When the model was originally exported from Osirix and opened in Blender, it was at a strange orientation. We can correct to this easily. Click on the View menu from the left portion of the lower now bar and select Front. This orients the model from the frontal view, and you can see that in this orientation we are looking at the top of the skull. To correct this, we will rotate the model along the X axis. First, make sure that the cursor is inside the model window. Then, Hit the R key and then the X key, and type "180." This will rotate the model on the X axis by 180°. Hit the return key to confirm the modification. Don't worry if the skull isn't facing the correct way right now, we will fix that later.
Now we are ready to export our cleaned up skull model. Go to the File menu, click Export, STL. Navigate to your desired folder and save your STL file. Since I corrected several defects in this mesh file, I called the file "skull file corrected.stl"
Performing a Final Inspection Using Meshmixer
If you haven't already done so, go to the Autodesk Meshmixer website at http://www.meshmixer.com/download.html and download and install Meshmixer. The software is free. Once installed open the program and select Import. Navigate to your STL file and double-click it. Meshmixer has a variety of nice features, and one of them is a mesh correction function. Once your file is open click on the Analysis button along the left nav bar. Click on Inspector as shown in Figure 35. Meshmixer will now analyze the STL file for obvious mesh defects. Anything that is detected will be highlighted by red, pink, or blue lines. You can see that our skull model appears to be defect free. Click on the done button and quit Meshmixer.
Figure 35: Running the inspector tool in MeshMixer Your STL file of the skull is now ready for 3D printing!
In this tutorial you have learned how to take a DICOM data set from a CT scan and use it to create a 3D printable STL file using free software. First we used the Osirix to segment a CT scan and convert it to an STL file. Then we performed cleanup operations on the STL file using the Blender and Meshmixer, both free programs. For additional information on how to select an appropriate CT or MRI scan for 3D printing please see my previous tutorial. If you want to learn more about using Blender to fix more extensive defects in bone models, you can view to other tutorials I have created:
3D Printing of Bones from CT Scans: A Tutorial on Quickly Correcting Extensive Mesh Errors using Blender and MeshMixer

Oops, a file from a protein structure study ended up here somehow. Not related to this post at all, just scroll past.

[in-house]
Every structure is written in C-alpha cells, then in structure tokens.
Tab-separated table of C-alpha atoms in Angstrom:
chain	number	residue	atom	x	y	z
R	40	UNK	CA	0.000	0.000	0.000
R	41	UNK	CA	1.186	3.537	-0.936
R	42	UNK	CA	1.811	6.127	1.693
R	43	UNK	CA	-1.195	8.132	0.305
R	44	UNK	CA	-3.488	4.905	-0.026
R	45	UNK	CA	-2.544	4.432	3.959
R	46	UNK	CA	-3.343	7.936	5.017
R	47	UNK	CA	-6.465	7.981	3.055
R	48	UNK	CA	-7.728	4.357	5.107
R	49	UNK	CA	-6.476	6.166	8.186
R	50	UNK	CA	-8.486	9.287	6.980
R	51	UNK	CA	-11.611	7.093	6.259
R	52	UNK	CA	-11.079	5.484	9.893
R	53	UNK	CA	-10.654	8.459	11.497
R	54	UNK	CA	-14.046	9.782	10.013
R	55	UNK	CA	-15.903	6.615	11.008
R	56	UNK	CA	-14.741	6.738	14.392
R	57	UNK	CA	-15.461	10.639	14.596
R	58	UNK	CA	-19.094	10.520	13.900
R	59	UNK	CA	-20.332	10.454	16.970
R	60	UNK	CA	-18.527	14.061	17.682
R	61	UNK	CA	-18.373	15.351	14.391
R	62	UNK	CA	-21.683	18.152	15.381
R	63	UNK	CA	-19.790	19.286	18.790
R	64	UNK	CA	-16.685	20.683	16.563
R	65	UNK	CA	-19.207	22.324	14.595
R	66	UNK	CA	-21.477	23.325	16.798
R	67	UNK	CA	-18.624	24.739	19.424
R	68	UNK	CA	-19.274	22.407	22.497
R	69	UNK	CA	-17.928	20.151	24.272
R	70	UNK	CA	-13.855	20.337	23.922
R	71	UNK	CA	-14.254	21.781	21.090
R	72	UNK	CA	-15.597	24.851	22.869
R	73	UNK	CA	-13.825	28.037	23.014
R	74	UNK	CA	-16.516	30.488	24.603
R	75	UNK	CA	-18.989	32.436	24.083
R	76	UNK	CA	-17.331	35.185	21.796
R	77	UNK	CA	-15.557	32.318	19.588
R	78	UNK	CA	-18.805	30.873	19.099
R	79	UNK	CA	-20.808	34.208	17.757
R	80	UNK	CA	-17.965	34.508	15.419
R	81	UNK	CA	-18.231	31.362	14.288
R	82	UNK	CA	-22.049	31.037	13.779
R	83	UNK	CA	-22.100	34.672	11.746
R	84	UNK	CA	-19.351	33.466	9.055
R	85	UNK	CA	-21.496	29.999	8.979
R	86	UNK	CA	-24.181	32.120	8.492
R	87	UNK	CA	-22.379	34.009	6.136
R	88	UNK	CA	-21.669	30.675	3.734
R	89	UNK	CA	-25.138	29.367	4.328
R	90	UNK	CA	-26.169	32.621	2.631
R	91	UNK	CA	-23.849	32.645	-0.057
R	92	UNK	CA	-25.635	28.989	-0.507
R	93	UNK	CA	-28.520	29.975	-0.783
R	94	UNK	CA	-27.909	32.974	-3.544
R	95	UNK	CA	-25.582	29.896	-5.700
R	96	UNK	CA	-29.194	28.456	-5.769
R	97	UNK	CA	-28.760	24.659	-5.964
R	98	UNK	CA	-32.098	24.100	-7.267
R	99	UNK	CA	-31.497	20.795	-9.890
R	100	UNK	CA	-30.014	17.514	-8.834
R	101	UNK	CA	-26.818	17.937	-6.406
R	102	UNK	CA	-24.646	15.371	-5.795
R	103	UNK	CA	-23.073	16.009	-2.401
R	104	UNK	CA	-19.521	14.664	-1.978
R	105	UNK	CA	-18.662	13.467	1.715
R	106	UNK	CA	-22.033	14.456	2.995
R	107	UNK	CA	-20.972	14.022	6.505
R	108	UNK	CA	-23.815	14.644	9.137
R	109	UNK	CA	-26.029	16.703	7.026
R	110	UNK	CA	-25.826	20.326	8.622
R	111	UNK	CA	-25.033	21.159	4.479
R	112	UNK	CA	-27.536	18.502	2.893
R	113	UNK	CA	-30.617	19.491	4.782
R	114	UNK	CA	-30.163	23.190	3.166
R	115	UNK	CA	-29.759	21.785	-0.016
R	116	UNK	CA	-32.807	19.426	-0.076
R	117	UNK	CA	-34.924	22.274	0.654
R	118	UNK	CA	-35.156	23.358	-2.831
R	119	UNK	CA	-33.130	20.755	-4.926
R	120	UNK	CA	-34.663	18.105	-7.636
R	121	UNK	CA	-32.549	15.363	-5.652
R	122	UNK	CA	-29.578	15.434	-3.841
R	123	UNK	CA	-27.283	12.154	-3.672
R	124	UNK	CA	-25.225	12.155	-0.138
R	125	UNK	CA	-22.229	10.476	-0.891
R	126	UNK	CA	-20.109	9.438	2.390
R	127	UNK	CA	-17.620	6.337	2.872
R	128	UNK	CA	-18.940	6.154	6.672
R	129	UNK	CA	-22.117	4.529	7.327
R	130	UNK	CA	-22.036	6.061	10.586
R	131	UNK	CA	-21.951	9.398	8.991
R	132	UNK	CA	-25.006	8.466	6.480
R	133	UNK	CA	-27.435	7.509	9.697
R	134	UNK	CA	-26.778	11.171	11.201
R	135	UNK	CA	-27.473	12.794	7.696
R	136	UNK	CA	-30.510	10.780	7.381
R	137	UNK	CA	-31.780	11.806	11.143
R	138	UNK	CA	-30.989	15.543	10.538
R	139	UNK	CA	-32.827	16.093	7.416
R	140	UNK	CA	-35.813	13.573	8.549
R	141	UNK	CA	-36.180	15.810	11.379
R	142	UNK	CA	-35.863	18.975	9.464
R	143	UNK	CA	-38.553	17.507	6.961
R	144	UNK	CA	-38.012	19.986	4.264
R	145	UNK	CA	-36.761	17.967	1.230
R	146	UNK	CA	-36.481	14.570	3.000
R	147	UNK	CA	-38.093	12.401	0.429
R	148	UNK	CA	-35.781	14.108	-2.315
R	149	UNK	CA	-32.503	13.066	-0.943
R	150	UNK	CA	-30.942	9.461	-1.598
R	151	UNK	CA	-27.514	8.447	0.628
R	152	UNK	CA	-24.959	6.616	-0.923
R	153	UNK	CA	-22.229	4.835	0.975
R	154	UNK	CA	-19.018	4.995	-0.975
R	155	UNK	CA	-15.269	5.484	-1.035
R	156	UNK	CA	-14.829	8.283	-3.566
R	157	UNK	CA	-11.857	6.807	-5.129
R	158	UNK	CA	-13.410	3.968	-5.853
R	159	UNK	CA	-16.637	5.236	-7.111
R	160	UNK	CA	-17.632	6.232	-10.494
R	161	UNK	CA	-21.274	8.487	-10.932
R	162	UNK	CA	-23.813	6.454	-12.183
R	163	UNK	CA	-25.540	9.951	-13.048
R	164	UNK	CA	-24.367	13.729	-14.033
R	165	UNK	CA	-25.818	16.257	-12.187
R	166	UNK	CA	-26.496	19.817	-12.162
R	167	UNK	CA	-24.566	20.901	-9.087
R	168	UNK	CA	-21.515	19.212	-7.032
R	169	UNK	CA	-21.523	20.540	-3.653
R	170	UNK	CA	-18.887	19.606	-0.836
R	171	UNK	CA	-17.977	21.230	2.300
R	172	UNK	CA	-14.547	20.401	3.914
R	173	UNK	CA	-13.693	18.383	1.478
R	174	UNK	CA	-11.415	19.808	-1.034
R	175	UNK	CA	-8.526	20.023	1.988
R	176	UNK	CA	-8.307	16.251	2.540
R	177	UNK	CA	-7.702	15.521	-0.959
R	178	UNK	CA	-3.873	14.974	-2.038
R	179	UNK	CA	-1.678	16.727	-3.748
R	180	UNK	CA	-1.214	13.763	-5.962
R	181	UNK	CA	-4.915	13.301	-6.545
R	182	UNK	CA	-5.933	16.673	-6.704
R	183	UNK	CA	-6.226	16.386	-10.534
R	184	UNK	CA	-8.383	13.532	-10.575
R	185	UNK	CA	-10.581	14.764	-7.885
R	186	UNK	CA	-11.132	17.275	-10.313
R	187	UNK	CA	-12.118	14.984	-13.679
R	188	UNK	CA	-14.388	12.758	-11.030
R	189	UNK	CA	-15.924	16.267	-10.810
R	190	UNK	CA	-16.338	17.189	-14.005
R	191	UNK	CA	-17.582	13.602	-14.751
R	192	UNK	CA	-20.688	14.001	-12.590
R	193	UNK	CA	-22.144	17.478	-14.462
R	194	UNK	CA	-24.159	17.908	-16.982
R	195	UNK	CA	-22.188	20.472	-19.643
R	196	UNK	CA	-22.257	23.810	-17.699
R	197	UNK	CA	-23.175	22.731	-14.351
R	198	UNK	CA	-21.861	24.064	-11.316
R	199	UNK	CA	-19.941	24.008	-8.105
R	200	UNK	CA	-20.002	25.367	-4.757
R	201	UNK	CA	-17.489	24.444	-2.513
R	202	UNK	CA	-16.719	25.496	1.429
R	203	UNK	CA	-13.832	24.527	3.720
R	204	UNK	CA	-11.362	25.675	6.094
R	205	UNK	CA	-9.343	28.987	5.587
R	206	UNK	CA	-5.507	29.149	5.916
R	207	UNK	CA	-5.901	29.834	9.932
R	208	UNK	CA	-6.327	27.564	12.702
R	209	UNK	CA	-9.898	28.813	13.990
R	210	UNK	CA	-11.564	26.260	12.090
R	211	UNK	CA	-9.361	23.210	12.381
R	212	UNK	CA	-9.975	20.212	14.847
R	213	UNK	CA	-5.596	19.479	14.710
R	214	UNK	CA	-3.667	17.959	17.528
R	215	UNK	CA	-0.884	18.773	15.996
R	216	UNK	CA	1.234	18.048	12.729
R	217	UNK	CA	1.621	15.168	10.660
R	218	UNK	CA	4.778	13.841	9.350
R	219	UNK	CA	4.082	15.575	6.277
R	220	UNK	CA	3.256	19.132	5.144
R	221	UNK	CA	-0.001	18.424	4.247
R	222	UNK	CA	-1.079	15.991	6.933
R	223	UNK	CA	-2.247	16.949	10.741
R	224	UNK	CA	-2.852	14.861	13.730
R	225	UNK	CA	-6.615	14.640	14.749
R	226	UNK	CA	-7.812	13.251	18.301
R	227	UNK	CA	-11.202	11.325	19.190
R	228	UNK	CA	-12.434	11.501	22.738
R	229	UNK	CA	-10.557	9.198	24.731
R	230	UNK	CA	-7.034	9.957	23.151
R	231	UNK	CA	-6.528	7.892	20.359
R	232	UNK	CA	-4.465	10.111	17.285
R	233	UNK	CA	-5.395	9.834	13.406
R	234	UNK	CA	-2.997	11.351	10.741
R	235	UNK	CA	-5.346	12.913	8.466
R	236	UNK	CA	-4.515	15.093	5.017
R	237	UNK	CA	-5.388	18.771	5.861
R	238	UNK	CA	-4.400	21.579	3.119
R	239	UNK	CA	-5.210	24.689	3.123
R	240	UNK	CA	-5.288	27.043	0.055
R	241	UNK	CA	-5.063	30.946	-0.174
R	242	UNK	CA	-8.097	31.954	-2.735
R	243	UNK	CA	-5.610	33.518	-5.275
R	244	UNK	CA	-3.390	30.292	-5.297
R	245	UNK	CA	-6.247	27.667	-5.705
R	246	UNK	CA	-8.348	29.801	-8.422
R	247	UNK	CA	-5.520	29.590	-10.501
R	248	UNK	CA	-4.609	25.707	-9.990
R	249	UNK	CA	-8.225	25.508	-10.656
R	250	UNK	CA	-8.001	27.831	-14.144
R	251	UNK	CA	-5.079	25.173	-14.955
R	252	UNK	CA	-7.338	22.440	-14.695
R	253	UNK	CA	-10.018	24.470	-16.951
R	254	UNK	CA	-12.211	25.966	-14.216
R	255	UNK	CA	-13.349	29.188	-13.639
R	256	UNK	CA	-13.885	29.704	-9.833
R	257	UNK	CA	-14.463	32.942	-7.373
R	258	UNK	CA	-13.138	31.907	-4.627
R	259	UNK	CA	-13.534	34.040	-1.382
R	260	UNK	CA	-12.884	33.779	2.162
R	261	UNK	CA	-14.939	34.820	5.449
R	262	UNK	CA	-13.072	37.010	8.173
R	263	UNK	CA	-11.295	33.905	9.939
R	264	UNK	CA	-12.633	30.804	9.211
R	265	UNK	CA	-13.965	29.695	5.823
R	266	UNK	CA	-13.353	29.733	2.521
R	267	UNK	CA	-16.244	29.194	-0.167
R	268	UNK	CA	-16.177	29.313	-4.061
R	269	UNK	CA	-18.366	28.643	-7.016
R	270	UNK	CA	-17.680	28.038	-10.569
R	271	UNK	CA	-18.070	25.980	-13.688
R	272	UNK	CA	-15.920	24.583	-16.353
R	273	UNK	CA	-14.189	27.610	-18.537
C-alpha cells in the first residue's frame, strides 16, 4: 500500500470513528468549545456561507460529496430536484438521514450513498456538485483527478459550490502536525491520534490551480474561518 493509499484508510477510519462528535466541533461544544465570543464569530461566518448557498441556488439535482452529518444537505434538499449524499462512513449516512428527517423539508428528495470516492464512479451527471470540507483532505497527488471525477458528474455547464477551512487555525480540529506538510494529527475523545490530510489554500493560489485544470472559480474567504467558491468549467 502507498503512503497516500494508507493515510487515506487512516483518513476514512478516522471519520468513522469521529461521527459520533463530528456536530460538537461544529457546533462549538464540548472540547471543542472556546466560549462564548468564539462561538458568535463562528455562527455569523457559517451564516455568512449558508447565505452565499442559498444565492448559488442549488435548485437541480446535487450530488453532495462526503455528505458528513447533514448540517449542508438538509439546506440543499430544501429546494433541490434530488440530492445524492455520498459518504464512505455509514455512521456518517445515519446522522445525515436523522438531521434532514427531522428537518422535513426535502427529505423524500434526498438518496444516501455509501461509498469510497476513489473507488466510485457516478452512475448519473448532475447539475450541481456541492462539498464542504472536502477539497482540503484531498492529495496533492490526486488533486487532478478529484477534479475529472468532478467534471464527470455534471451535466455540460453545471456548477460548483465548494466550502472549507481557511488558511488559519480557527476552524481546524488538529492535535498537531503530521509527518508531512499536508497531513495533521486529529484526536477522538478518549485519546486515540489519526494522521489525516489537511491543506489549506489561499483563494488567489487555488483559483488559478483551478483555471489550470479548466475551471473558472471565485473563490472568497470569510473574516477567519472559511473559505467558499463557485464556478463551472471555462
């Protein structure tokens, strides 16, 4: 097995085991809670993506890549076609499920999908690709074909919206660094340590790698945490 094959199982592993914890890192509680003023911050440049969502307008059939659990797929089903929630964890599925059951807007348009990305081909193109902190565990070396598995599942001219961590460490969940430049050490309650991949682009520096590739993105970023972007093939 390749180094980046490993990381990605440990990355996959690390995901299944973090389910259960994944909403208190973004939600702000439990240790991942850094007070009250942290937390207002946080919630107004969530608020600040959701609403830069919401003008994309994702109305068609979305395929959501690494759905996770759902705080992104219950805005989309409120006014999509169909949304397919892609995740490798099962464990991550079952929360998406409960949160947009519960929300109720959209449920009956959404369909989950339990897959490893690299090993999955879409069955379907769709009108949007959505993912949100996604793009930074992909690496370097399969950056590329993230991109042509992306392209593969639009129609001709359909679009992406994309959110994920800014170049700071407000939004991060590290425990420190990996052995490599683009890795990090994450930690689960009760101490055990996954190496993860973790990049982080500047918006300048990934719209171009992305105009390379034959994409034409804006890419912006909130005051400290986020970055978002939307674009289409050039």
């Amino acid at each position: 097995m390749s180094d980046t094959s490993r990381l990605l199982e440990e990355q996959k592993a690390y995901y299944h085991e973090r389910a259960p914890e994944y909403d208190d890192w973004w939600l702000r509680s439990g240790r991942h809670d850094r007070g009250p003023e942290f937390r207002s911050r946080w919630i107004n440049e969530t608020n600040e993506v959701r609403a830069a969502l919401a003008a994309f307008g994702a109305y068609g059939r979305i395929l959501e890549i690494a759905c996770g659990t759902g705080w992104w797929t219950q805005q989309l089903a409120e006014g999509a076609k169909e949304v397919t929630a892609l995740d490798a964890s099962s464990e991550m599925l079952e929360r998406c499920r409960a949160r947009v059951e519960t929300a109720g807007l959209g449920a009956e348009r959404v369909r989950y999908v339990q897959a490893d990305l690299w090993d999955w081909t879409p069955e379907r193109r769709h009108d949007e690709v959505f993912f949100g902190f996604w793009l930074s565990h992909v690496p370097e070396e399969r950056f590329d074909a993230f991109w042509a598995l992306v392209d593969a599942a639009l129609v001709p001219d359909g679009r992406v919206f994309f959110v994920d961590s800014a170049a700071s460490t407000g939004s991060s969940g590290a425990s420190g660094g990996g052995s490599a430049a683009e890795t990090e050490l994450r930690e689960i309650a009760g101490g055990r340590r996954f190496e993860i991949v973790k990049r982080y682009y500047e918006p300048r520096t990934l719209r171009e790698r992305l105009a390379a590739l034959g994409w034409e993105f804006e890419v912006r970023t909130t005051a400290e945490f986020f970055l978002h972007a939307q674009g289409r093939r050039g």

Preparing CT Scans for 3D Printing. Cleaning and Repairing STL Files from Bones using Blender, an advanced tutorial
A variety of useful tutorials for 3D printing is available on the Tutorials page. If you are planning on attending the 2015 Radiological Society of North America (RSNA) meeting in Chicago this November, look for my hands-on course "3D Printing and 3D Modeling with Free and Open-Source Software." I will give more tips and tricks for creating great 3D printed medical models using freeware.
I hope you find this tutorial helpful in creating your own medical and anatomic models for 3D printing. Please stay tuned for my next tutorial on using the free, open-source program 3D Slicer to create medical 3D models on Windows and Linux platforms.
If you are creating your own 3D printed medical models, please share your models with the Embodi3D community in the File Vault. If you have questions or comments, please leave a comment below or start a discussion thread in the Forums.
Sample free downloads
A Collection of Free Downloadable STL Skulls for you to 3D print yourself.
3D printable human heart in stackable slices, shows amazing internal anatomy.
A Collection of Spine STL files to download and 3D print.
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The use of 3D printing in medicine has taken the world by storm. Many countries like China, US and in Europe are now using 3D printing technology to treat patients suffering from different orthopedic disorders.
Recently, FDA approved the innovation of Joimax ®. This German company has developed minimally invasive methods for endoscopic spinal surgeries. The product that was approved is Endoscopic Lumbar Interbody Fusion (EndoLIF® On-Cage implant). The implants are printed using titanium and by the method called Electron Beam Melting. The final product features porous surface that comes with a diamond cell structure that allows the cells to proliferate as well as bones to grow on the metal. The company used the titanium alloy because it is well-known for its great biocompatibility with human tissues and it also has a good affinity with bones. This innovation has osteointegrative abilities.
Two German surgeons Dr. Ralf Wagner and Dr. Bernd llerhaus have used the EndoLIF implants to treat 200 patients and the success rate of the implants were very high. The advantage of this type of FDA-approved product is that it is durable and gentle on the nerves. It also preserves the bony structures thus avoiding scar tissues from developing that can cause possible risks of injuries in the future.
The innovations in 3D printing technology in the medical field are very promising and can help a lot of patients suffering from orthopedic anomalies. It will be soon that this product will be available for medical practitioners all over the world.